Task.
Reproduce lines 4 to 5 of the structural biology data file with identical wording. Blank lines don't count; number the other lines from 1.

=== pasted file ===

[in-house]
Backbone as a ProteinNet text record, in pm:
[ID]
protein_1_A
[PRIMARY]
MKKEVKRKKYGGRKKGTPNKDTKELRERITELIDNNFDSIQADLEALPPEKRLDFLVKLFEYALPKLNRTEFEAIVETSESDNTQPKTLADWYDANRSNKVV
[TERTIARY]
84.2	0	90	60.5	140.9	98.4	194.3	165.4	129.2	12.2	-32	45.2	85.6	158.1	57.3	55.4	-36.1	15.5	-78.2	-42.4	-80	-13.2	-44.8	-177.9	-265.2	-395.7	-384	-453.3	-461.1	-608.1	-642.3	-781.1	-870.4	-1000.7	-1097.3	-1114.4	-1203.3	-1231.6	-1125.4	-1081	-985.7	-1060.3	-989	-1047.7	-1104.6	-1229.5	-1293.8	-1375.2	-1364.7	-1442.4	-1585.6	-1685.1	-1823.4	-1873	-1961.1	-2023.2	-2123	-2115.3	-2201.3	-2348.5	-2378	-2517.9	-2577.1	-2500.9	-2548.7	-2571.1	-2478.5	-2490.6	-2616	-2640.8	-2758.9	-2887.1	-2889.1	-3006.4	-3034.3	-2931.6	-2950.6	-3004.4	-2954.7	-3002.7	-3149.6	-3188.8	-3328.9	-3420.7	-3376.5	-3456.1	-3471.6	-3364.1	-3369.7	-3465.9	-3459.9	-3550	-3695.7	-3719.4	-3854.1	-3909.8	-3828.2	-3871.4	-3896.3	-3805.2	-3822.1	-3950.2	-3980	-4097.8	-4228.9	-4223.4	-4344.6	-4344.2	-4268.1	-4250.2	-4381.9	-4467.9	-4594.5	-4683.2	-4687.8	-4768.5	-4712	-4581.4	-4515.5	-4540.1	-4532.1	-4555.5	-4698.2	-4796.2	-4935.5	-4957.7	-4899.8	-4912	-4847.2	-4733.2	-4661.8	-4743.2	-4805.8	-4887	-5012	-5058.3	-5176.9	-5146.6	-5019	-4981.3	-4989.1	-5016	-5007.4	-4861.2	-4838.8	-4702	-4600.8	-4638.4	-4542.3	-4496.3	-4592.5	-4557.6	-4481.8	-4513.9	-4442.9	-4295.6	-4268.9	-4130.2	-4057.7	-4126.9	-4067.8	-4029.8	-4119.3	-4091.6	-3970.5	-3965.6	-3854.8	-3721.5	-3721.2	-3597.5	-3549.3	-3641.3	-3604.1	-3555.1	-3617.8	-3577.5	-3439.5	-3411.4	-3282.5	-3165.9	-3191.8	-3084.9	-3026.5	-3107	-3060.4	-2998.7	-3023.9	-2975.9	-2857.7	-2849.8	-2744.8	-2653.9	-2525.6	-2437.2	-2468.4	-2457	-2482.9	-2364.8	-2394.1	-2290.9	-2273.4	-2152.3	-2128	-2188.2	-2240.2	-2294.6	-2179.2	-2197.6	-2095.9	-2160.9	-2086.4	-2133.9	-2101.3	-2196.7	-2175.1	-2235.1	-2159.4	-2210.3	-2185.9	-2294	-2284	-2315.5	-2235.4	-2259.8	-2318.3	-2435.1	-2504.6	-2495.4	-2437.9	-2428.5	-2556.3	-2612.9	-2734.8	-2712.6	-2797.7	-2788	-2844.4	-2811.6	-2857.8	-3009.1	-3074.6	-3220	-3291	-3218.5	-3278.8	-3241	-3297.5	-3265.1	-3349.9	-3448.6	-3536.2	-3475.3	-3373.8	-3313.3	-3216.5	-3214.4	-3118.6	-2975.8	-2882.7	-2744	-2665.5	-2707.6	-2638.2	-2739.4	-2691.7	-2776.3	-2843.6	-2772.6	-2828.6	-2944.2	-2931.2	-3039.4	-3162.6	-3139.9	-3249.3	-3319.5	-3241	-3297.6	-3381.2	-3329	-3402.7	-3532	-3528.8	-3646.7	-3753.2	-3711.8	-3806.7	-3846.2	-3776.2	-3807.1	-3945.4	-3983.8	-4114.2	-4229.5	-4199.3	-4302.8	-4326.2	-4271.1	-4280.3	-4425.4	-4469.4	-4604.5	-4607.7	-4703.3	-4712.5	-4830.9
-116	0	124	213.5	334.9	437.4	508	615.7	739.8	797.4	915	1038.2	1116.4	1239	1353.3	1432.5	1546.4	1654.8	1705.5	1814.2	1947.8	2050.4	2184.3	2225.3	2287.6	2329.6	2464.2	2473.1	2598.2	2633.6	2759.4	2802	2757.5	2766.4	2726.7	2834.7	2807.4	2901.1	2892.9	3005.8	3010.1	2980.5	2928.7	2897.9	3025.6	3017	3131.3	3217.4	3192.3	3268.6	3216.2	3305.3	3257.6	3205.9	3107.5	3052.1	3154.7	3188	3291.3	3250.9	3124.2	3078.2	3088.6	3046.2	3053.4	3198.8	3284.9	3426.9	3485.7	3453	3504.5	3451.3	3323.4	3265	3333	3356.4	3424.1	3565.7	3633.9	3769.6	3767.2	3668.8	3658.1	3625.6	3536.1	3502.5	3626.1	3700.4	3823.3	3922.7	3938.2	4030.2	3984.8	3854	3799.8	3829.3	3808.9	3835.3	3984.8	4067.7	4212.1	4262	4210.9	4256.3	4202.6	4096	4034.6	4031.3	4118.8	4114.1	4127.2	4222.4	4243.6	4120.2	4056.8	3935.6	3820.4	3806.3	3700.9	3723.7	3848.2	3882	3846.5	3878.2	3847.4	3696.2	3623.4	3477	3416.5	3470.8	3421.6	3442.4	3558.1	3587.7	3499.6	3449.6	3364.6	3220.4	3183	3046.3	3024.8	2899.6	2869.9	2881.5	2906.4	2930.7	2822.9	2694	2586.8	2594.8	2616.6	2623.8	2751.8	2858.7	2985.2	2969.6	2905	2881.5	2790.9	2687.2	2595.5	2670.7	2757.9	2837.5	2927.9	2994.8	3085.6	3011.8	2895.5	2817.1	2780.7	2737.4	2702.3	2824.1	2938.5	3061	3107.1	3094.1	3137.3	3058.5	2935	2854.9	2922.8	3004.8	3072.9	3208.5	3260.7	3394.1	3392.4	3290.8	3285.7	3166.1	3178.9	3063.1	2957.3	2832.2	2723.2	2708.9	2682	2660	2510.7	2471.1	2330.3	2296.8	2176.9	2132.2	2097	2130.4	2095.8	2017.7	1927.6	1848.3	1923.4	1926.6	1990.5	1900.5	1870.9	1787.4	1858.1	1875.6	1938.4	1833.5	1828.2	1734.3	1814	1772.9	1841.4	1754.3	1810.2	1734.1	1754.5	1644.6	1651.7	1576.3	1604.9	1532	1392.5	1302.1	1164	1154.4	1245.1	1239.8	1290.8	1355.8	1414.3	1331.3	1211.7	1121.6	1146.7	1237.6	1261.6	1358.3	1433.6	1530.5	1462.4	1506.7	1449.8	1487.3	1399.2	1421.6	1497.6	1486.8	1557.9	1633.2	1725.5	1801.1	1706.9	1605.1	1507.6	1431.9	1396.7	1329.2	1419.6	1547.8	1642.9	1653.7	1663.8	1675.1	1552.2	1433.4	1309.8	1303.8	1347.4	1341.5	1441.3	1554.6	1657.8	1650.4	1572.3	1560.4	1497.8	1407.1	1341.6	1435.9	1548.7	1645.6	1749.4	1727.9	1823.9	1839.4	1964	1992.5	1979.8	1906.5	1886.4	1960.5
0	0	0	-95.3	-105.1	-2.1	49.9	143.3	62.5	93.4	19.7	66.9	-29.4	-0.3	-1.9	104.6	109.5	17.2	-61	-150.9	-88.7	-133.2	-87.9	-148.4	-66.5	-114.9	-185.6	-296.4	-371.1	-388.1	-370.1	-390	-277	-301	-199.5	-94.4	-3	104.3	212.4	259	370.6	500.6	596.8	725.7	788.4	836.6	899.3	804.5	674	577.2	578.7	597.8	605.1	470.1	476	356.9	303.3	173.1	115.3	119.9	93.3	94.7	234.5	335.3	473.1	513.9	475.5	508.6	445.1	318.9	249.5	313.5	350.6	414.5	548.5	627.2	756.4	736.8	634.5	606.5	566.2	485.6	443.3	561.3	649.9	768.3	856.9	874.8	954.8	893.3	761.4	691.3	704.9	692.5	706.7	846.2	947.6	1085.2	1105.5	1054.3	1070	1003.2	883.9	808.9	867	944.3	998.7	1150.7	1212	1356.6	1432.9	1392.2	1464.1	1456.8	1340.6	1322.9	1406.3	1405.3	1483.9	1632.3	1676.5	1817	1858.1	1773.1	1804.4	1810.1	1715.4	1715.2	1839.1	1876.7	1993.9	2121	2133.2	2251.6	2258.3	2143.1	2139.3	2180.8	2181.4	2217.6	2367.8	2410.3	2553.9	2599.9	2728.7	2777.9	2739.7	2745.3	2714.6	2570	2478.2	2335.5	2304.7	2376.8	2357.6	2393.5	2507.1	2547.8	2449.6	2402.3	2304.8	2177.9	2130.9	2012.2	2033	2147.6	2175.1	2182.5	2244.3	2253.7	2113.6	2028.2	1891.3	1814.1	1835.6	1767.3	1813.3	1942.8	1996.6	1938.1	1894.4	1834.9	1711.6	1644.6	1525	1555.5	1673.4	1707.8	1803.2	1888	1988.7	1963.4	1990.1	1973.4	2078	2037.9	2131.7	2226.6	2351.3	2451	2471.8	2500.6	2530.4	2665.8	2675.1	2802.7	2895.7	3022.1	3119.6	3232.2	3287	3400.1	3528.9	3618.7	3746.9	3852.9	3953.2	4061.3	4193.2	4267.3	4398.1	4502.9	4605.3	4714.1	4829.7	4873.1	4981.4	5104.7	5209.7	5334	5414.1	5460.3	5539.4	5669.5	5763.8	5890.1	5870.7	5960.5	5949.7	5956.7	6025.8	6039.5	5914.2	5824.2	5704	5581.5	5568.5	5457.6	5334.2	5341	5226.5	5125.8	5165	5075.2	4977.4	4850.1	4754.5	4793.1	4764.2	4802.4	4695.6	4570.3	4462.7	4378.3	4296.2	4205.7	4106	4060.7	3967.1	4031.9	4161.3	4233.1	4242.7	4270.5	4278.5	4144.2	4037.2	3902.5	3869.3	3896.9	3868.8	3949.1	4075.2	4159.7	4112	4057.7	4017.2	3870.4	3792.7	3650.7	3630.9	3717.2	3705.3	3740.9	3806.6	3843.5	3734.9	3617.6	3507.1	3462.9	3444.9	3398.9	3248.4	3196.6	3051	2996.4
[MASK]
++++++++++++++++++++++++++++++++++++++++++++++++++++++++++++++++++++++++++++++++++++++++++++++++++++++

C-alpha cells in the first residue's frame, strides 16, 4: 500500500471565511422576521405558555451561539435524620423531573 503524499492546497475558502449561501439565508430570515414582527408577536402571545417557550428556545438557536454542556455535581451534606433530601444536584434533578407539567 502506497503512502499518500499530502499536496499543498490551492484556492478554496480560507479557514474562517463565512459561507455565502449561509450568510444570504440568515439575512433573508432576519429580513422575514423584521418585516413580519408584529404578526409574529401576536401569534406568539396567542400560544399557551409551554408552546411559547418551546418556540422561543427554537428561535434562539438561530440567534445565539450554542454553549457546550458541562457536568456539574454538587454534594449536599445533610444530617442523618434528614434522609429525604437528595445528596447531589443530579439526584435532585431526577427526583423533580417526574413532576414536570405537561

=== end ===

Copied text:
protein_1_A
[PRIMARY]